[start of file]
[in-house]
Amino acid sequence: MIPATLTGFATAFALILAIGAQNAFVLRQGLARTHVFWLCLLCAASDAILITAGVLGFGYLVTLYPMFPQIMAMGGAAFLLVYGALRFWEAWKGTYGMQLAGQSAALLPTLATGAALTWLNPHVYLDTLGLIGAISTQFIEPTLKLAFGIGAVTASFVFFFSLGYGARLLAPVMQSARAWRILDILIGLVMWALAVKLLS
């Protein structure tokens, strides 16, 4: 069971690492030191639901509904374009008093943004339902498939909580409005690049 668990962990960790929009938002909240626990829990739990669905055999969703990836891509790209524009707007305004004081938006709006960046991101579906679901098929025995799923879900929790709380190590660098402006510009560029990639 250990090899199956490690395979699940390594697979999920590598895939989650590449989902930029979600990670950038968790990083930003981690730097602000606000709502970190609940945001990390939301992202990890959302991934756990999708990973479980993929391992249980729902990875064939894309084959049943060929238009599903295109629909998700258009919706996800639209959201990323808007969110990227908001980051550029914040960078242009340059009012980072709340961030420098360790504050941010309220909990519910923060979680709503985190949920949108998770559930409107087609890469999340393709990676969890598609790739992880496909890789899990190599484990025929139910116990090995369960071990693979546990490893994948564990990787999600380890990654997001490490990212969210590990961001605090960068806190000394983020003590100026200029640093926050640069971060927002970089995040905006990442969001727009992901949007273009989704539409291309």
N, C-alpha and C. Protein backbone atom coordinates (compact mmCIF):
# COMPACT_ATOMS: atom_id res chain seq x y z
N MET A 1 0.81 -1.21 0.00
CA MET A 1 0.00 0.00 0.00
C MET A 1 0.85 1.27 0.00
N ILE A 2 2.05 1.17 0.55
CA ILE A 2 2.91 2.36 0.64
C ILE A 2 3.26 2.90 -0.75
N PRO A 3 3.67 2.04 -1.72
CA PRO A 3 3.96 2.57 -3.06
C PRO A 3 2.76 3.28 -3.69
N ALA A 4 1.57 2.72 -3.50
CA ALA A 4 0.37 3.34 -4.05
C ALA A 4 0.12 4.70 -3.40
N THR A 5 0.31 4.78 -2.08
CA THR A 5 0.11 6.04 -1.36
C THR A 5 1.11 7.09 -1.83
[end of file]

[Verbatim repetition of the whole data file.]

[in-house]
Amino acid sequence: MIPATLTGFATAFALILAIGAQNAFVLRQGLARTHVFWLCLLCAASDAILITAGVLGFGYLVTLYPMFPQIMAMGGAAFLLVYGALRFWEAWKGTYGMQLAGQSAALLPTLATGAALTWLNPHVYLDTLGLIGAISTQFIEPTLKLAFGIGAVTASFVFFFSLGYGARLLAPVMQSARAWRILDILIGLVMWALAVKLLS
């Protein structure tokens, strides 16, 4: 069971690492030191639901509904374009008093943004339902498939909580409005690049 668990962990960790929009938002909240626990829990739990669905055999969703990836891509790209524009707007305004004081938006709006960046991101579906679901098929025995799923879900929790709380190590660098402006510009560029990639 250990090899199956490690395979699940390594697979999920590598895939989650590449989902930029979600990670950038968790990083930003981690730097602000606000709502970190609940945001990390939301992202990890959302991934756990999708990973479980993929391992249980729902990875064939894309084959049943060929238009599903295109629909998700258009919706996800639209959201990323808007969110990227908001980051550029914040960078242009340059009012980072709340961030420098360790504050941010309220909990519910923060979680709503985190949920949108998770559930409107087609890469999340393709990676969890598609790739992880496909890789899990190599484990025929139910116990090995369960071990693979546990490893994948564990990787999600380890990654997001490490990212969210590990961001605090960068806190000394983020003590100026200029640093926050640069971060927002970089995040905006990442969001727009992901949007273009989704539409291309």
N, C-alpha and C. Protein backbone atom coordinates (compact mmCIF):
# COMPACT_ATOMS: atom_id res chain seq x y z
N MET A 1 0.81 -1.21 0.00
CA MET A 1 0.00 0.00 0.00
C MET A 1 0.85 1.27 0.00
N ILE A 2 2.05 1.17 0.55
CA ILE A 2 2.91 2.36 0.64
C ILE A 2 3.26 2.90 -0.75
N PRO A 3 3.67 2.04 -1.72
CA PRO A 3 3.96 2.57 -3.06
C PRO A 3 2.76 3.28 -3.69
N ALA A 4 1.57 2.72 -3.50
CA ALA A 4 0.37 3.34 -4.05
C ALA A 4 0.12 4.70 -3.40
N THR A 5 0.31 4.78 -2.08
CA THR A 5 0.11 6.04 -1.36
C THR A 5 1.11 7.09 -1.83